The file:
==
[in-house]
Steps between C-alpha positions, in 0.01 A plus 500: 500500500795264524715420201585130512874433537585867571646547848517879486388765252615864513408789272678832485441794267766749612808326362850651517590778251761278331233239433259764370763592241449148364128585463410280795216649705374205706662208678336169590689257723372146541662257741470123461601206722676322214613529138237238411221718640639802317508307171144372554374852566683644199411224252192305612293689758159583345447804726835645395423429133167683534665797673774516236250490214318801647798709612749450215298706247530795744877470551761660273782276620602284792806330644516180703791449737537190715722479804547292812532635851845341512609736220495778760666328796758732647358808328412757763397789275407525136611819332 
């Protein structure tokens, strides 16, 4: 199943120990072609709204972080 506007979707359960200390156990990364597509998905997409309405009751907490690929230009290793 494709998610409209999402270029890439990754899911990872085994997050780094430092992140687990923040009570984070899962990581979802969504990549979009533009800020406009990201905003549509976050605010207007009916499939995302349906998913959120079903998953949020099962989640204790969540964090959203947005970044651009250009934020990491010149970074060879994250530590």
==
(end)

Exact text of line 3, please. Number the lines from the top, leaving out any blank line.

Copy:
């Protein structure tokens, strides 16, 4: 199943120990072609709204972080 506007979707359960200390156990990364597509998905997409309405009751907490690929230009290793 494709998610409209999402270029890439990754899911990872085994997050780094430092992140687990923040009570984070899962990581979802969504990549979009533009800020406009990201905003549509976050605010207007009916499939995302349906998913959120079903998953949020099962989640204790969540964090959203947005970044651009250009934020990491010149970074060879994250530590």